For good reason, the hunt for the Trump administration’s Secretary of State—featuring a cast of heavy-hitting potential candidates bested, ultimately, by the unexpected choice of Exxon CEO Rex Tillerson—has overshadowed several forthcoming cabinet appointments. Among these, perhaps none is more significant to Donald Trump’s campaign agenda than the Secretary of Veterans Affairs.
Throughout the campaign, Trump voiced loud criticisms of the Department of Veterans Affairs; this struck a definitive chord with veterans and active members who found themselves in agreement with the outspoken candidate’s assessment of the VA’s often-lethal shortcomings. He managed to capture the military vote by a 2-to-1 margin.
This past week offered yet another tragic, sobering glimpse of just how Trump’s criticisms were justified. On Tuesday, media reported that, for nearly 10 straight hours this past February, the body of an unnamed veteran lay unattended in a shower at the Bay Pines VA Health Care Center outside of St. Petersburg, FL. Despite the failure of VA employees to call dispatchers to the scene in a timely way, not a single employee involved in the miscarriage of care was fired. This is emblematic of an egregious problem of accountability within the VA system.
Unfortunately, nauseating disregard on the part of the VA is no novel phenomenon for this government-run agency. The story of the abandoned veteran comes on the heels of recent spate of resignations at a Tulsa VA facility after a veteran died with maggots in his wounds, presumably from gross negligence on behalf of the medical staff.
Under the Obama administration, the VA has boasted an incredibly disturbing track record for two reasons—first, for allowing initial grievances to occur and secondly, for allowing them to continue. In 2014, inordinate waiting times at a VA facility in Phoenix reportedly resulted in 35 possibly avoidable deaths—a horrific trend that became the subject of a far-reaching cover-up on the part of the VA. Later reports reveal that as many as 307,000 veterans may have died while awaiting the processing of their VA health care applications.
Despite the later replacement of Eric Shinseki with Bob McDonald in mid-2014, the recovery of the Department has been the subject of continued criticism. Indeed, despite 40 VA facilities having reported outrageous wait-times as part of the larger network of incompetency, only three to five senior executives associated with the scandal dating back to 2014 have been fired, while five non-senior officials have been removed. It is under this veil of mismanagement that nearly $177MM in bonuses were doled out to employees of the Department of Veteran Affairs for the 2015 fiscal year.
In countless and despicable ways, the Office of Veteran Affairs has scorned those for whom our country owes the most. Between the failed management of the Department of Veteran Affairs and McDonald’s subsequent inability to rectify the situation, a gaping hole has been forged where the government has simply missed its mark in caring for one if its most valuable and vulnerable populations—a gaping hole which would be ripe for Trump to fill. A wise and principled choice for the position of Secretary of Veteran Affairs would be a surefire and straightforward way for Trump to fulfill one of his most prominent campaign promises. During a time in which Trump has seemed to fall short of his “Drain the Swamp” chants via the hiring of several entrenched, yet qualified figured, the position of Secretary of Veteran Affairs offers Trump the opportunity to make good on a significant campaign pledge. Indeed, no group of citizens is more worthy of our attention and care than those who have sacrificed their lives for the protection and betterment of our country.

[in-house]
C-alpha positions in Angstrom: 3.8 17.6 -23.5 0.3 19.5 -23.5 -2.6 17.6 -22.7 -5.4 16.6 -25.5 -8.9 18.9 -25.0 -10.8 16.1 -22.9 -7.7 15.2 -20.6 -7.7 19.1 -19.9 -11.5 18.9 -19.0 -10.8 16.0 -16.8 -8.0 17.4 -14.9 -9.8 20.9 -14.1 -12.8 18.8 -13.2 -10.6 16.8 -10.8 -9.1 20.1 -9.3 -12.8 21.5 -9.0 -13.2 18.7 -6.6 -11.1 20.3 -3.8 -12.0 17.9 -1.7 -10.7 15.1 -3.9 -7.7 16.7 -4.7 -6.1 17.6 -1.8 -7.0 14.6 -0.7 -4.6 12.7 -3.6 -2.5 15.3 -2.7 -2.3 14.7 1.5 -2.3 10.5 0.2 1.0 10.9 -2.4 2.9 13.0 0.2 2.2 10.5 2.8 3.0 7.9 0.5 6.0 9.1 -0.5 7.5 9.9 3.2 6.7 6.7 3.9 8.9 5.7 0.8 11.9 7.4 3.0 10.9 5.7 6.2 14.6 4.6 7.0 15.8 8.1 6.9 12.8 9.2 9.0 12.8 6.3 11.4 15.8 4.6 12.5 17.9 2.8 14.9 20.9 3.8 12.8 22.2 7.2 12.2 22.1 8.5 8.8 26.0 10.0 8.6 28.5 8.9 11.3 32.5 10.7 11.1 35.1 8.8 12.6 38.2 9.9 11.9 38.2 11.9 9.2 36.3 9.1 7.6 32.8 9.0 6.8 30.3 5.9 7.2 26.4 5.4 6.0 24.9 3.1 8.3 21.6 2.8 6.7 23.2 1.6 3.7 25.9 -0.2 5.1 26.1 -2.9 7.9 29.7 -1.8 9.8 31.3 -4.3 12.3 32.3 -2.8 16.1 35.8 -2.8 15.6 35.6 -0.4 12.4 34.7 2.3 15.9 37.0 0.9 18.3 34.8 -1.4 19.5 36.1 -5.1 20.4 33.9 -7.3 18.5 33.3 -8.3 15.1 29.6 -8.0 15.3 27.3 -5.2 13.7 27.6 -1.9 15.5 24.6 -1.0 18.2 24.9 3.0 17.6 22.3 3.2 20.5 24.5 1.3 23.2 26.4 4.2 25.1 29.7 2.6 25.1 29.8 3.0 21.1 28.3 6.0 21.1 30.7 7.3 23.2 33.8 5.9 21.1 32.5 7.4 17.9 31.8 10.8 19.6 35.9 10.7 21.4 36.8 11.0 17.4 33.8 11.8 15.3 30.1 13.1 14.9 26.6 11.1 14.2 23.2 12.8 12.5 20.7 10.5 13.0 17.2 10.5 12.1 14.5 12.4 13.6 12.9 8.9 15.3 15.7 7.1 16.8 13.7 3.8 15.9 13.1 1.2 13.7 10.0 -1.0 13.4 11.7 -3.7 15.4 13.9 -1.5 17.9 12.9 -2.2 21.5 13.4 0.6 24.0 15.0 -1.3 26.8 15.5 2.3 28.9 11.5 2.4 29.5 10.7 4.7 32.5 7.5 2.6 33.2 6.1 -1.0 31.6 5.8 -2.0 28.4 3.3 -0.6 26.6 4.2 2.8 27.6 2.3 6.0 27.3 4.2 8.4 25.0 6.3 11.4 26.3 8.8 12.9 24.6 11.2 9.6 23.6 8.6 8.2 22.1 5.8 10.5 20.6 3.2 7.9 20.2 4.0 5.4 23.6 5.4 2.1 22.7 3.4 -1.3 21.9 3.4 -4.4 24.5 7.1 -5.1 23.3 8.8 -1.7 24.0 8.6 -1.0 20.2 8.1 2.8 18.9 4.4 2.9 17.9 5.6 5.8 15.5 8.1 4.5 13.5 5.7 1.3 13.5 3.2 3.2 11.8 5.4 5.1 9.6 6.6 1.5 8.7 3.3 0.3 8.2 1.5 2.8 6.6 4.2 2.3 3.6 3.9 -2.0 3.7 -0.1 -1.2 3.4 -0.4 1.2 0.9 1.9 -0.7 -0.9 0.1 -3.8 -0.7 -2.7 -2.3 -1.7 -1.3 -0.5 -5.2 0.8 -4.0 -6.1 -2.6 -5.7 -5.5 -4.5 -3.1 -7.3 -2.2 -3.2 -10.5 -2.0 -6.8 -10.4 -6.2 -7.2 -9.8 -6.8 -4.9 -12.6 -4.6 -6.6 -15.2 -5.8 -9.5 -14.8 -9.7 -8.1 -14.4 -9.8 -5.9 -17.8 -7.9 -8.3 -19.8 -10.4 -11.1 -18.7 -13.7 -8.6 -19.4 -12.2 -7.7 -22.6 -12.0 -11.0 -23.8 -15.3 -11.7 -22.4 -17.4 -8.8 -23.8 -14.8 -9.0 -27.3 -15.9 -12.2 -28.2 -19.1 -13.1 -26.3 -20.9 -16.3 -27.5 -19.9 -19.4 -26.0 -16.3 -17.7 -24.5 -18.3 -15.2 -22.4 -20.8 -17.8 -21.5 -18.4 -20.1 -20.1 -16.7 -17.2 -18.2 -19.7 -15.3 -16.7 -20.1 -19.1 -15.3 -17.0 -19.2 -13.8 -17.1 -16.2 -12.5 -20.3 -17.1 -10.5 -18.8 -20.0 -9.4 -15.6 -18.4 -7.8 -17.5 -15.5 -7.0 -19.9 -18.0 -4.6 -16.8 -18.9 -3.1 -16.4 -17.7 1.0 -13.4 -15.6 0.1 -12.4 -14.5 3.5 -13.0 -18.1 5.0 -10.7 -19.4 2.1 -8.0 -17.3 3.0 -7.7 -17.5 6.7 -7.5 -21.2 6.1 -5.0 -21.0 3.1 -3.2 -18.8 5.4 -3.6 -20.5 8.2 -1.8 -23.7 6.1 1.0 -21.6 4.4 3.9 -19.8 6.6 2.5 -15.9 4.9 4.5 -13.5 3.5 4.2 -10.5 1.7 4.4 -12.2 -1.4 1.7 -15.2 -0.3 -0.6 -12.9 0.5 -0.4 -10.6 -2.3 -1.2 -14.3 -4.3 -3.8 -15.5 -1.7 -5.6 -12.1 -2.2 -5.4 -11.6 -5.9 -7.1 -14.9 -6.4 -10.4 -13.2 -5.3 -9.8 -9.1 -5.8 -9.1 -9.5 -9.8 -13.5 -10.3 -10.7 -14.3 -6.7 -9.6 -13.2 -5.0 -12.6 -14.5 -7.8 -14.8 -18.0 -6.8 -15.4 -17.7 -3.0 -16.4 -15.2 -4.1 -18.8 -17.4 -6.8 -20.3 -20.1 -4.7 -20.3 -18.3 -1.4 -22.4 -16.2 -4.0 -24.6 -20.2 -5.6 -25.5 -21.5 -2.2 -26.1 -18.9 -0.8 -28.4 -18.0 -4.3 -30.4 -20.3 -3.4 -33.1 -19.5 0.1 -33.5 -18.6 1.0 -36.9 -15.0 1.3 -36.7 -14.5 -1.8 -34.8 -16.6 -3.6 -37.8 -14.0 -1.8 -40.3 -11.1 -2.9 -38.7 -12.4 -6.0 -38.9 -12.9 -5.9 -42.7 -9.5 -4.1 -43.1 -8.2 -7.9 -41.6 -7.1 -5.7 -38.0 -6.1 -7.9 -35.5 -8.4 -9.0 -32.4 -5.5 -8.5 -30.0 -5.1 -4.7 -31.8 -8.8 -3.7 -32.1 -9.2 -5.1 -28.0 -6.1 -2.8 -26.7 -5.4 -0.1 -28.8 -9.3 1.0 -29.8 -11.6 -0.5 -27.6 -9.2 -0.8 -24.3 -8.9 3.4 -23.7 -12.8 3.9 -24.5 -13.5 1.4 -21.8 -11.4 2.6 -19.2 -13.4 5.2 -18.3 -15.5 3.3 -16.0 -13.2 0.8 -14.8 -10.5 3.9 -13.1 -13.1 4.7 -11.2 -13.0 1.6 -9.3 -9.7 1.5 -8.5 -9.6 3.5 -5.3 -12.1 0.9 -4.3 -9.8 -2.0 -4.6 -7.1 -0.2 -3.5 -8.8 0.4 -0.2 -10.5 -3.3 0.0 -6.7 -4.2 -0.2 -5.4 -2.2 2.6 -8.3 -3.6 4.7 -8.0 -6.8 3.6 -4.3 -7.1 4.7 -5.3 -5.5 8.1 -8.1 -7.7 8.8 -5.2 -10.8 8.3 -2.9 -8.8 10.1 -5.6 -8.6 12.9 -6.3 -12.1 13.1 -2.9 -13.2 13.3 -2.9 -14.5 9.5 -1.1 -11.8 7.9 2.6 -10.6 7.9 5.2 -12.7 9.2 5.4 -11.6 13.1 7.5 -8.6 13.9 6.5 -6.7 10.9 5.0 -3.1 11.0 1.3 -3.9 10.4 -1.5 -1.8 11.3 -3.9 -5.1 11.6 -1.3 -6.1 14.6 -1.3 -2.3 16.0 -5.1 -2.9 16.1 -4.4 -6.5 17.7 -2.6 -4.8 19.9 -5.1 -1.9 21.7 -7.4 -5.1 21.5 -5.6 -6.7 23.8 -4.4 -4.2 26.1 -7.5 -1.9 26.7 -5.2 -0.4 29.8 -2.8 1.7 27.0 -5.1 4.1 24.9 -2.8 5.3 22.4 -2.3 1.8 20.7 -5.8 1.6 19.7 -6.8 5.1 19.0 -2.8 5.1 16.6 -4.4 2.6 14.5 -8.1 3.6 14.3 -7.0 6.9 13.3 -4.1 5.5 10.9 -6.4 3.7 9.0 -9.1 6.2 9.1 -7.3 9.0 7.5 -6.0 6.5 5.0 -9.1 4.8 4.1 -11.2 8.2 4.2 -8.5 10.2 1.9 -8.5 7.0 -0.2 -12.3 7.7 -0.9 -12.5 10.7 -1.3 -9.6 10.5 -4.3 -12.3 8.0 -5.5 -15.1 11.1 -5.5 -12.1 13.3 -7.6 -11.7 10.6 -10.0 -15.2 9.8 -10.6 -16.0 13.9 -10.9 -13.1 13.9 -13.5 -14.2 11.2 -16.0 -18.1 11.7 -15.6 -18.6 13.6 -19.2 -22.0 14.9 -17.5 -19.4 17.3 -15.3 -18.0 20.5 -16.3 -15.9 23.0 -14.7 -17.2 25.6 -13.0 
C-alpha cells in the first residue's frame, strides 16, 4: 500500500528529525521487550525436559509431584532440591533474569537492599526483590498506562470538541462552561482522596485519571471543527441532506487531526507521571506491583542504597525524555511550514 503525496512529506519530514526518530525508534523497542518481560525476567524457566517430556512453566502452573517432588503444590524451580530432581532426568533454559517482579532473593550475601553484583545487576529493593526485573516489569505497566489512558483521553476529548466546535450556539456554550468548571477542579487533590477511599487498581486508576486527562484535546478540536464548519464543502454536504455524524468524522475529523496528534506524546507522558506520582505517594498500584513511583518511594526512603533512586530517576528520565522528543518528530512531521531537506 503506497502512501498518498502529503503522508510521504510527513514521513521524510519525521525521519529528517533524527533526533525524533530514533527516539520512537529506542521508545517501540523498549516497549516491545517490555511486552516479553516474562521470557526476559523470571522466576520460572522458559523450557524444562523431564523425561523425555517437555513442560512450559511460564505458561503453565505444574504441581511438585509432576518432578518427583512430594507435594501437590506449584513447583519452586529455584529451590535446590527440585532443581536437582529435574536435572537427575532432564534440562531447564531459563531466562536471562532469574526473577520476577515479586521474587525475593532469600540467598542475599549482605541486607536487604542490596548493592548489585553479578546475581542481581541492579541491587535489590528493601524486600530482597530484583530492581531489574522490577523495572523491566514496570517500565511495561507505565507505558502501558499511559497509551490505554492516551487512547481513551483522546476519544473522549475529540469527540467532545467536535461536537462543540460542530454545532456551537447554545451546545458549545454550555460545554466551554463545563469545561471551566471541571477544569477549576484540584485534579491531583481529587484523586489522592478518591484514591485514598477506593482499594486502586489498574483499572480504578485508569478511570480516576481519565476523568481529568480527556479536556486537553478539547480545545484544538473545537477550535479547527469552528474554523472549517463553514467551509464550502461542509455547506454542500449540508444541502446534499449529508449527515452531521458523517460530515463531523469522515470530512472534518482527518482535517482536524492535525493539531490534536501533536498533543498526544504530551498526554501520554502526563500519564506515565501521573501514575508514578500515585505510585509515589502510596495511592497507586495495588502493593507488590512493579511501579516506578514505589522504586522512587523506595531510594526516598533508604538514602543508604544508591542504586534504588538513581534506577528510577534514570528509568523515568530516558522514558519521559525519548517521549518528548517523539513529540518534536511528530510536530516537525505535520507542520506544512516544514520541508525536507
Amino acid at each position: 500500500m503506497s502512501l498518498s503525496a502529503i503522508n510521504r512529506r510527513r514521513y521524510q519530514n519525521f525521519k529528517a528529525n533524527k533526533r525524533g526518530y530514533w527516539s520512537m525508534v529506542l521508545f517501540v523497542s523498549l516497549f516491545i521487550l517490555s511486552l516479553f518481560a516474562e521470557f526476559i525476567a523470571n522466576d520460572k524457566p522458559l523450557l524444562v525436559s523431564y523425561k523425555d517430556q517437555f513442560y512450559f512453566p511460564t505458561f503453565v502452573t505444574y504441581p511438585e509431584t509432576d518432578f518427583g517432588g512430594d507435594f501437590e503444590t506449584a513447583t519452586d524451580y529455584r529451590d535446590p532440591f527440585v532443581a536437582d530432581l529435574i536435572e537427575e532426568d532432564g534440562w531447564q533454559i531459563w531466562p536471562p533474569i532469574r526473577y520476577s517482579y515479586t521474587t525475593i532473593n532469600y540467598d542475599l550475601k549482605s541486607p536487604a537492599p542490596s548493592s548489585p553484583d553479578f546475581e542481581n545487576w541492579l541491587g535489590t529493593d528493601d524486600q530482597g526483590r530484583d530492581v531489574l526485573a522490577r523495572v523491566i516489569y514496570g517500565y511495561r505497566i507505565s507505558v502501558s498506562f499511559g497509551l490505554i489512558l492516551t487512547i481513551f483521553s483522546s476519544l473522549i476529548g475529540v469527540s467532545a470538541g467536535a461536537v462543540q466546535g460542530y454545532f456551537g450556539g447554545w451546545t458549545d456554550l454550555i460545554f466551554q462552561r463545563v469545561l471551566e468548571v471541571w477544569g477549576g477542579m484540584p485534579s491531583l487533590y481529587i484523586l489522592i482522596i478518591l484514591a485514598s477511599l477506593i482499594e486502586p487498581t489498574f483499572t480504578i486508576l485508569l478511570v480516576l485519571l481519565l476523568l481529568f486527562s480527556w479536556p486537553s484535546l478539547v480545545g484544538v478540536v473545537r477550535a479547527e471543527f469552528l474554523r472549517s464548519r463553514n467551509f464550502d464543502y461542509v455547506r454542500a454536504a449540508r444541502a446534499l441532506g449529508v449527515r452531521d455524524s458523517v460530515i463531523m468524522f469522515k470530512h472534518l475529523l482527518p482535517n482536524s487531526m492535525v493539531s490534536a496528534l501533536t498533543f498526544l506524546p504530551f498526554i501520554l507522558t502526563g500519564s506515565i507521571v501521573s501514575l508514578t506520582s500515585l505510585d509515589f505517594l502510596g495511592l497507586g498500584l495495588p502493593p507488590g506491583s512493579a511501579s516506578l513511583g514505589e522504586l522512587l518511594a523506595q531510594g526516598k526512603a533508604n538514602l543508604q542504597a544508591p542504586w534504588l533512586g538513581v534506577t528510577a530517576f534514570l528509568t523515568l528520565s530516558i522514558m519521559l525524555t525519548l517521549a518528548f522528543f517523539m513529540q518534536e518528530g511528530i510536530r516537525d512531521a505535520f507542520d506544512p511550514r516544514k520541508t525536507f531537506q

Of the three contenders currently being floated, Pete Hegseth offers the greatest promise for active and vigilant reform. Hegseth served in Iraq and Cuba as a member of the National Guard and is the president and CEO of Concerned Veterans for America, a veterans advocacy group that has worked to represent veteran interests, particularly amidst the metaphorical dumpster fire of the current administration.
Most importantly, thoughm Hegseth’s vision for the Department of Veteran Affairs is much aligned with Trump’s. This past July, Trump released a 10-point plan, outlining his reform objectives for the VA. Among the most prominent reforms was a demand for increased access to private care to avoid the wait-time travesties of the past—a reform for which Hegseth himself has personally and publicly advocated in the strongest of language. His words rang strikingly true under the monolith of atrocities rising under the VA’s watch.
Although several veteran groups have expressed outrage over privatization as a tremendous disservice to America’s veterans, the current track record of VA care under the Obama administration suggests that maintaining the current system would be the true injury. Despite criticisms, Hegeth’s vocal approach to veteran affairs continuously has brought much of the department’s mismanagement and egregious violations to the public’s attention.
Trump accomplished what other candidates in both the primaries and general could not do—he captured the attention of a group of the population which had felt all-but-abandoned by previous administrations, abandonment that has culminated into a massive, saddening, and shame-worthy health crisis. Pete Hegseth may be the Department’s best hope for impactful and aggressive reform. The current system is an embarrassment and desperately needs fixing. Regardless of his final decision, the President-Elect should honor the gravity of this choice by choosing wisely—and demonstrate to veterans that neither their hope nor their votes were in vain.